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team and football in general and which was also used to ask for the members‘ authorization to use their own quotations. 6 – THEORY VS. PRACTICE As outlined earlier in this case study, a lot has been written about brand communities, which has generated rich material for any analysis or confrontation between theory and the practice. Most of the practices can be described as initiatives to try to enhance and/ or inculcate even more Muniz and O‘Guinn (2001) core community components (consciousness of kind, rituals and traditions and the sense of responsibility with each other) on the members. Others provide basic fundaments for the existing of the community, such as trust. The comparison between the practices being put in place in MyFC and the theory will start with McWilliam‘s (2000) four key basic aspects of successful brand communities and then proceed to other authors‘ findings. Providing a forum for exchange of common interests helps in all three core components of brand communities, is probably the most basic aspect of any brand community and was present in every authors‘ research about the subject already related in this case study (for example, McAlexander et al., 2002, Kozinets, 2002 and Schau and Muniz, 2002). In fact, McAlexander et al. (2002) claimed that ―[a]mong the things that may or may not be shared within any given community (...) one thing seems always to be shared: the creation and negotiation of meaning‖. This is definitely the case of MyFC, which has a discussion forum as a central part of the community, where the owners can discuss every subject related to the project, including their belief of the concept of the project, as can be seen in the quotation below from a discussion about the members‘ autonomy on hiring players: “… do not get where you are coming from at all,cant see how giving up one of the main planks of the whole concept of myfc , will in the long term give the membership more power , I would argue exact the opposite , I am not willing to give up this part of which i bought into” The second aspect outlined by McWilliam (2000), the provision of a sense of place with codes of behavior is needed for any relationship between people. Again, MyFC applies these practices, since its forum has a code of conduct. Although it appears as unwritten, unofficial rules, whenever a member feels other members are being abusive, they are quick to reinforce its importance. “Can we please stop posting derogatory comments about new members please. Yes some of the ideas may seem off the wall and some of them have not become accustomed to the established forum etiquette: however, calling them idiots, retards and Nazis and the like is not going to improve matters is it.” Spring 2010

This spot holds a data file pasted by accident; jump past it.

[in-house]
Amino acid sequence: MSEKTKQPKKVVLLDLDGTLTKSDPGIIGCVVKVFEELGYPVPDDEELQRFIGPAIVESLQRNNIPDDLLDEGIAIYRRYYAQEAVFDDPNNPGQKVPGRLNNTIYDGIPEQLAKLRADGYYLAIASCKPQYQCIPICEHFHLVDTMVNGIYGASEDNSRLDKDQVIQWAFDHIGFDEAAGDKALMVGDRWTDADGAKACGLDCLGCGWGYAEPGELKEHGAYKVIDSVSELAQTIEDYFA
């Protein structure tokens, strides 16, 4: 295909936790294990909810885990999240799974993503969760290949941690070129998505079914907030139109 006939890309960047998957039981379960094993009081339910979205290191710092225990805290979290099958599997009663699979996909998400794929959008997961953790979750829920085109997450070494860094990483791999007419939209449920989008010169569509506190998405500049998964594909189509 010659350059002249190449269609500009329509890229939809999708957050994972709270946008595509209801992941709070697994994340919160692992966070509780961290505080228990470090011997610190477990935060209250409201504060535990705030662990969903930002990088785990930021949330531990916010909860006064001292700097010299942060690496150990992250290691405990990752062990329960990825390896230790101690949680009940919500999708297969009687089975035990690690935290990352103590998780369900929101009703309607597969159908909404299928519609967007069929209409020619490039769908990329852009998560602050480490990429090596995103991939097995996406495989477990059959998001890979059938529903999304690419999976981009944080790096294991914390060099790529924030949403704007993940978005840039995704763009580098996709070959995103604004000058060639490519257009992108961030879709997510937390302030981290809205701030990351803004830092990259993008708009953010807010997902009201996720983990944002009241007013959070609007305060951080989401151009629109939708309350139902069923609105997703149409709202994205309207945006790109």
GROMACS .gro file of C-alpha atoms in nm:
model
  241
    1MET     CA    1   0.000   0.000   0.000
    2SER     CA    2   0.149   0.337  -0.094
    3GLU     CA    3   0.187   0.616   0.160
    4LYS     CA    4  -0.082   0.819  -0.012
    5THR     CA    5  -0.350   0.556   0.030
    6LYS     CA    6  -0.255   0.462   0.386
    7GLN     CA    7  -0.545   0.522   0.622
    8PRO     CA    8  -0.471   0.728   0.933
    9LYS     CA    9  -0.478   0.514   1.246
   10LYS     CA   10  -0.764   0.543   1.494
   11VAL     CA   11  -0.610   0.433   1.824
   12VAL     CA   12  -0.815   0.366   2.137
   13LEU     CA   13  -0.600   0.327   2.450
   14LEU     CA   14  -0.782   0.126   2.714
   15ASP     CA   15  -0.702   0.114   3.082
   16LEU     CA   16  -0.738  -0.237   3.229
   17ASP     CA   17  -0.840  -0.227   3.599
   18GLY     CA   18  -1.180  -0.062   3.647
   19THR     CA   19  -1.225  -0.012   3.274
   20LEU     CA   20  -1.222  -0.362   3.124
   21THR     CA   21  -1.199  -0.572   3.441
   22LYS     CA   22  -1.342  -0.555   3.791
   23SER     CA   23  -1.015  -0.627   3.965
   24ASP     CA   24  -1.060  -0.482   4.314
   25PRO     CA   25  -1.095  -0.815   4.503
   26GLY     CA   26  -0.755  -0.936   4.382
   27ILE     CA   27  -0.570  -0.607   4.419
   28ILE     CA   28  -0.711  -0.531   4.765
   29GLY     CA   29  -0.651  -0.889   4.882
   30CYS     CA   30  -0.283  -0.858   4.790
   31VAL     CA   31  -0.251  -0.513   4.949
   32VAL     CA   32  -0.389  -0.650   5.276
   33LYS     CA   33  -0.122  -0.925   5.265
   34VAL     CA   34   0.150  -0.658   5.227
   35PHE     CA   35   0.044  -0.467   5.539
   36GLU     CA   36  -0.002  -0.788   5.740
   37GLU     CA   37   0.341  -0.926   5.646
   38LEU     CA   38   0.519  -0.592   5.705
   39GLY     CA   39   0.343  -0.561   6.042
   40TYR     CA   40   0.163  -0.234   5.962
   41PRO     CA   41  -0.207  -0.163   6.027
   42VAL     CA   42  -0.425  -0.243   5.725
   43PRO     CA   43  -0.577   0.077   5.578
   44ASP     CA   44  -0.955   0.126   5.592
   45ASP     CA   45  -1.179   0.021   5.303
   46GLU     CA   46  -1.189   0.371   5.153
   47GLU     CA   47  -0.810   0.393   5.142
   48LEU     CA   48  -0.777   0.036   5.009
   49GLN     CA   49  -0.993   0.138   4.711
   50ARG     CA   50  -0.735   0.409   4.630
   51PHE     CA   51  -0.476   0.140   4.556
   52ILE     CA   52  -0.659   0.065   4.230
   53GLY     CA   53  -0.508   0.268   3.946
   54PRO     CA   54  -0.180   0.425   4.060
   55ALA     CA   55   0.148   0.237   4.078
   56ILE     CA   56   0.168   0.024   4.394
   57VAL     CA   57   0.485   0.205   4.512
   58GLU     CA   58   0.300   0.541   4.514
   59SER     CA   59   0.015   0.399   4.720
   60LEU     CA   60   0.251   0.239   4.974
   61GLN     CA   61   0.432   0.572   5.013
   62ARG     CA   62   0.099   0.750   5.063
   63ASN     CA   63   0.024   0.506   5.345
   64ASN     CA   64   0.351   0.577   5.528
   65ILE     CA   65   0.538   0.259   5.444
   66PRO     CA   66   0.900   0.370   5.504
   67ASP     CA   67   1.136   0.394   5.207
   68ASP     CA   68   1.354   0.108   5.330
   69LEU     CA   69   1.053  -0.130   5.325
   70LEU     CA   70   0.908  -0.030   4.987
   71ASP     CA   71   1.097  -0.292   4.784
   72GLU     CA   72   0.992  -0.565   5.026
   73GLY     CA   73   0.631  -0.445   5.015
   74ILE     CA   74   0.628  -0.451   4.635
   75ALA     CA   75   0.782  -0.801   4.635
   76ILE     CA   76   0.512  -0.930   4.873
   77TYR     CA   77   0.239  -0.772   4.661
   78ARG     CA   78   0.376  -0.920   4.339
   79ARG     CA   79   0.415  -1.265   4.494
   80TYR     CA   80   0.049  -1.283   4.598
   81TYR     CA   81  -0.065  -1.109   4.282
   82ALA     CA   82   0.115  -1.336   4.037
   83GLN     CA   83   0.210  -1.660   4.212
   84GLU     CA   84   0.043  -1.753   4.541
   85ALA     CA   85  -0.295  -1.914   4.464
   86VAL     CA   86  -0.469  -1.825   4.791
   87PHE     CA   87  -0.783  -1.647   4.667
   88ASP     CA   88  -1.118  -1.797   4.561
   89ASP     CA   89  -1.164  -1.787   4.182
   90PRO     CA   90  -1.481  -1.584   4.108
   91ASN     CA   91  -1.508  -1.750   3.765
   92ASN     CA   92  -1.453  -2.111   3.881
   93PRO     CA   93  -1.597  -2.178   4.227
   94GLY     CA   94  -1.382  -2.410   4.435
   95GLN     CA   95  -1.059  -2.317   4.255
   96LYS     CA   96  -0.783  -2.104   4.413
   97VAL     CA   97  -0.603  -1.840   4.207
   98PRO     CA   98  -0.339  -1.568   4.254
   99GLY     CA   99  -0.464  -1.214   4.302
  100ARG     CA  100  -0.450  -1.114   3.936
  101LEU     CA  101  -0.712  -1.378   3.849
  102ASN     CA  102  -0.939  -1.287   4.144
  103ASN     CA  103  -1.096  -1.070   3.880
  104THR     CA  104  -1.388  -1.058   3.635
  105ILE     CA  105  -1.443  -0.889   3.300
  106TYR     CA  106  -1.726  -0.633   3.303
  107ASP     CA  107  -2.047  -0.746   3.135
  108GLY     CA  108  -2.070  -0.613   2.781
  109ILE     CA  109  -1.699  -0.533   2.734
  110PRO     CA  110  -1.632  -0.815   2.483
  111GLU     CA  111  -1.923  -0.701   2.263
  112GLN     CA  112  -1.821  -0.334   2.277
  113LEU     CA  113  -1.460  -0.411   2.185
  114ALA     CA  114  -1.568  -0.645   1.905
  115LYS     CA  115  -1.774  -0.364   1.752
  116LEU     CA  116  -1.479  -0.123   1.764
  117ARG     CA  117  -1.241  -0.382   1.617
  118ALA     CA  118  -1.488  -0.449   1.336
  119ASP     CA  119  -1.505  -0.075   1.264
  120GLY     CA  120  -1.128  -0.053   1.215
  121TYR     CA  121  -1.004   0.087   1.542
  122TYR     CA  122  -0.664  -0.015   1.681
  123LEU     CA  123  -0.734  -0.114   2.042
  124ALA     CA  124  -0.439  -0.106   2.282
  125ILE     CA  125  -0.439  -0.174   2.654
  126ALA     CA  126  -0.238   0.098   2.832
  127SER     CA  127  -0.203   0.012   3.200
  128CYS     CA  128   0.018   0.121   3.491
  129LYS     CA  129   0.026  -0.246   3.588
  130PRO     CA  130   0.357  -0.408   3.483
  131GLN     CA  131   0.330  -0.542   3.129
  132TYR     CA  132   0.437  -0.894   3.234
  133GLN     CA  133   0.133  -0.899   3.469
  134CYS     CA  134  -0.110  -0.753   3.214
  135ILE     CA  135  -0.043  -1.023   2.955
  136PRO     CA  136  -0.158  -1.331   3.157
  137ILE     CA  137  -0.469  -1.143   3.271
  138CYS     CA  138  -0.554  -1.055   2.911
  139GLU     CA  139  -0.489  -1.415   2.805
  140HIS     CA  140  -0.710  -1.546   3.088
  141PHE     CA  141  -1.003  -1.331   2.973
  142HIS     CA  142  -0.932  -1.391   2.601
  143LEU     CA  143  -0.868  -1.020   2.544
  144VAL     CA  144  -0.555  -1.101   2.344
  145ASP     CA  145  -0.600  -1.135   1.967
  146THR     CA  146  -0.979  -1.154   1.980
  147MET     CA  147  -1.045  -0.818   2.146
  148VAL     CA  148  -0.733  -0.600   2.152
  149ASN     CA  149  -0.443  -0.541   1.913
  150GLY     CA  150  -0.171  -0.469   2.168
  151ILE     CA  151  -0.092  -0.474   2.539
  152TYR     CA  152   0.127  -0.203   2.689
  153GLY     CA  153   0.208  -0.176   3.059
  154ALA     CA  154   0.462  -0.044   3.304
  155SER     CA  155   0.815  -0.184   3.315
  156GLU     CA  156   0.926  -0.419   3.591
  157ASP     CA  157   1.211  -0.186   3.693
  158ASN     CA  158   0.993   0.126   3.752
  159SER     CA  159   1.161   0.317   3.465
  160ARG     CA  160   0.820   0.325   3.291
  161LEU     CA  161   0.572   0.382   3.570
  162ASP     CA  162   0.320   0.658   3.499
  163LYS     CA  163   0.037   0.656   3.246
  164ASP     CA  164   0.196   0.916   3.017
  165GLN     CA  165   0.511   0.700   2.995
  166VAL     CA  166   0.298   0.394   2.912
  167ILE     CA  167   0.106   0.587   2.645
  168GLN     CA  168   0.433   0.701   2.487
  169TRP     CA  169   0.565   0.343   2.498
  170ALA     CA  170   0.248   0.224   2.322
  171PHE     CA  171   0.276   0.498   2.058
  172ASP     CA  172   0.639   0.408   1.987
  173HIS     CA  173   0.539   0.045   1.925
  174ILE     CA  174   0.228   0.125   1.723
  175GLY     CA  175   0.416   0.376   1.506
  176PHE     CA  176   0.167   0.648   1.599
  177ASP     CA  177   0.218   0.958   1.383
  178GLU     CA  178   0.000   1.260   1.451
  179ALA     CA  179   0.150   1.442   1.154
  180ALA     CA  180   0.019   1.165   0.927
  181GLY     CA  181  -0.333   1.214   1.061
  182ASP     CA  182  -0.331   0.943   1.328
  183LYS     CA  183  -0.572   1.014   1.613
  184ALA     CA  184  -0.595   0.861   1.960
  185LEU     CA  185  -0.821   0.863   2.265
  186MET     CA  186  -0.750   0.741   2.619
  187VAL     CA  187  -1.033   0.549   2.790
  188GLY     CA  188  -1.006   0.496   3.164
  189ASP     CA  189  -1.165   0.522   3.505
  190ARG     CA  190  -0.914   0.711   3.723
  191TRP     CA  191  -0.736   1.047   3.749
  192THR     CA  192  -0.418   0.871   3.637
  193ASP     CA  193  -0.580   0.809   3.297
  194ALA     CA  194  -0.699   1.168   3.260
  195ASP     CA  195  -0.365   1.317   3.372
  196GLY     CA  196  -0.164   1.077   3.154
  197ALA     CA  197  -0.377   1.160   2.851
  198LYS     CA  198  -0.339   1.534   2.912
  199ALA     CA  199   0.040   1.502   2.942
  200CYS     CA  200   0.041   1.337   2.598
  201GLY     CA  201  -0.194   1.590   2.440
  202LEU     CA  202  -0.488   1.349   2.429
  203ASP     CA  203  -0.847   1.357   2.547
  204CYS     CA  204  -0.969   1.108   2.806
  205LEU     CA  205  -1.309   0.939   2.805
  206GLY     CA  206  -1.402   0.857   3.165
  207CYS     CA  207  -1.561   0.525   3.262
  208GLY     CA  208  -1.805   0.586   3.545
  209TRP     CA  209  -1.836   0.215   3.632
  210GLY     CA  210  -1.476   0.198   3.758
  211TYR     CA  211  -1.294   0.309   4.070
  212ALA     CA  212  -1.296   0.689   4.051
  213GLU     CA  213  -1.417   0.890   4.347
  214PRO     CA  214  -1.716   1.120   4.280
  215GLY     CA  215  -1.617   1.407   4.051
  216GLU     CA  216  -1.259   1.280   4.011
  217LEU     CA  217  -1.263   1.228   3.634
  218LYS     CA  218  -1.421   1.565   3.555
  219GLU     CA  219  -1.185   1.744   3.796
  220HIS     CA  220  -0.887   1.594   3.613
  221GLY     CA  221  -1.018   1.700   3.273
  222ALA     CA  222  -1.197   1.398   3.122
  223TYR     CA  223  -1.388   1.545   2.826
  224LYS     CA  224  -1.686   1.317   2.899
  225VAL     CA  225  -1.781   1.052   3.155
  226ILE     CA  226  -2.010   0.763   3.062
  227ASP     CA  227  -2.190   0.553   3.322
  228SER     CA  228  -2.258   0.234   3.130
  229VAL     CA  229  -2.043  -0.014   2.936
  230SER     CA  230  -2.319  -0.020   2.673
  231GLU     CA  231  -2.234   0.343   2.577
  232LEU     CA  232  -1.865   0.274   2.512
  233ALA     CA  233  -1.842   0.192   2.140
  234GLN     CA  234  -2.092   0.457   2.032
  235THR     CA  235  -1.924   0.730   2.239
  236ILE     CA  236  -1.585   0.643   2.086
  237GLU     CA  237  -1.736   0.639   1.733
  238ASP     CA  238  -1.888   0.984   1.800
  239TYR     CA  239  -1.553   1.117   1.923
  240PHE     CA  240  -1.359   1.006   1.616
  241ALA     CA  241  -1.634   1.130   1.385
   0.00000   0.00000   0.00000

The quotation above also demonstrates a preoccupation of the members in trying to stimulate (or at least, don‘t de-stimulate) the active participation of more than a few members (McWilliam, 2000), in this case, new members. For MyFC, encouraging a bigger involvement in the community to come from more than an ―exclusive club‖ (O‘Reilly and Doherty, 2006) is crucial for its survival, since membership is going to be renewed every year and more involved members are less likely to leave the community and the brand (Holt, 2004, Elliot and Percy, 2007, Kozinets, 2002, McAlexander et al., 2003, McAlexander et al., 2002, Gommans et al., 2001, Kozinets, 1999 and Muniz and O‘Guinn, 2001). Therefore, in MyFC there seems to exist a dependence of the brand and the community on the involvement and participation of a great amount of members. The fourth aspect of McWilliam‘s (2000) successful practice that has a direct influence on consciousness of kind and the sense of responsibility to the community and its members is the development of dialogues that lead to relationships based on trust. Trust that Abdul-Rahman and Hailes (2000) claim to be vital for all human interaction, here included virtual or online communities. These dialogues are also important since the community as a whole benefits from the exchange of knowledge (McAlexander, 2002) and enhance the support of one member to the other (Hollenbeck and Zinkhan, 2006). MyFC promotes this in the forum and by allowing the members to create their own, smaller network of ―friends‖, although this latter practice could stimulate the establishment of ―exclusive clubs‖. Going even deeper in the built relationship, O‘Reilly and Doherty (2006) studied stimulation by the brand team of ―family‖ formation around a ―music b(r)and‖ (138) and outlined its pros (i.e. the deepness of their involvement) and cons (i.e. the unquestionable support expected by the members from the members). A similar situation has been taking place in MyFC with the stimulation of the concept of all the members being owners. This also can have pros (i.e. the level of involvement) and cons (i.e. the demand for high control on the brand/community). Although this might seem to be the essence of the project (as can be seen in the slogan of the project: ―Own the club, pick the team‖ – MyFC Website), this is already generating controversies. Some members are starting to question it, positioning themselves as customers in order to claim for what they really ―bought‖. Again in a discussion about the autonomy of the members in running the club, this quotation illustrates it: “We are paying for a service and this is what we are getting. Why is it okay here? Would it be okay if your waiter treated you this way? Your mechanic? Enough.” This topic leads to the next best practice found in the literature: a low level of control on the relationship and the subjects being discussed (Cova and Pace, 2005, Abdul-Rahman and Hailes, 2000, Thorbjornsen et al., 2002 and Bruckman et al., 1994). Although 12